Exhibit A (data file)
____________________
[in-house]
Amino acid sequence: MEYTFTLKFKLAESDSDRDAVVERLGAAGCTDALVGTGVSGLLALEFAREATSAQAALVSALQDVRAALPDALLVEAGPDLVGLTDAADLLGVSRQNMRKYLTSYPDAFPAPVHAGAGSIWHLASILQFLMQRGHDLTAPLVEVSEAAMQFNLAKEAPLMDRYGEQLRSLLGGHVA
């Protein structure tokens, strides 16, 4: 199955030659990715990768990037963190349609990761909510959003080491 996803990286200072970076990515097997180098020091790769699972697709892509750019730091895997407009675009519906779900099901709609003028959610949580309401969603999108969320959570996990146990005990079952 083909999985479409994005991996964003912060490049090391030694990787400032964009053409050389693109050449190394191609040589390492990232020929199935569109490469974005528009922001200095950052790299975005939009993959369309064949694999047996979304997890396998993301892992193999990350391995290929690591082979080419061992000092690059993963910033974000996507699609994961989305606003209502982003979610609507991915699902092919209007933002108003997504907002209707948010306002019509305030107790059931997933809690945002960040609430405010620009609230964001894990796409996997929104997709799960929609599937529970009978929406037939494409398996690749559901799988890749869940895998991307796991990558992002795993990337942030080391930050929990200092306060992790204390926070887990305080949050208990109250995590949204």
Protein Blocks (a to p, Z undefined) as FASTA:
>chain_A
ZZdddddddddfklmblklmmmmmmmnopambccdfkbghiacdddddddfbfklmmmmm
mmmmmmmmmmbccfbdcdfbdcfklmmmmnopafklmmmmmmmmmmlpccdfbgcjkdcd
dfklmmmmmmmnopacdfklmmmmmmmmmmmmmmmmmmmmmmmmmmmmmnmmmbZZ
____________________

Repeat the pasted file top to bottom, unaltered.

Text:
[in-house]
Amino acid sequence: MEYTFTLKFKLAESDSDRDAVVERLGAAGCTDALVGTGVSGLLALEFAREATSAQAALVSALQDVRAALPDALLVEAGPDLVGLTDAADLLGVSRQNMRKYLTSYPDAFPAPVHAGAGSIWHLASILQFLMQRGHDLTAPLVEVSEAAMQFNLAKEAPLMDRYGEQLRSLLGGHVA
């Protein structure tokens, strides 16, 4: 199955030659990715990768990037963190349609990761909510959003080491 996803990286200072970076990515097997180098020091790769699972697709892509750019730091895997407009675009519906779900099901709609003028959610949580309401969603999108969320959570996990146990005990079952 083909999985479409994005991996964003912060490049090391030694990787400032964009053409050389693109050449190394191609040589390492990232020929199935569109490469974005528009922001200095950052790299975005939009993959369309064949694999047996979304997890396998993301892992193999990350391995290929690591082979080419061992000092690059993963910033974000996507699609994961989305606003209502982003979610609507991915699902092919209007933002108003997504907002209707948010306002019509305030107790059931997933809690945002960040609430405010620009609230964001894990796409996997929104997709799960929609599937529970009978929406037939494409398996690749559901799988890749869940895998991307796991990558992002795993990337942030080391930050929990200092306060992790204390926070887990305080949050208990109250995590949204």
Protein Blocks (a to p, Z undefined) as FASTA:
>chain_A
ZZdddddddddfklmblklmmmmmmmnopambccdfkbghiacdddddddfbfklmmmmm
mmmmmmmmmmbccfbdcdfbdcfklmmmmnopafklmmmmmmmmmmlpccdfbgcjkdcd
dfklmmmmmmmnopacdfklmmmmmmmmmmmmmmmmmmmmmmmmmmmmmnmmmbZZ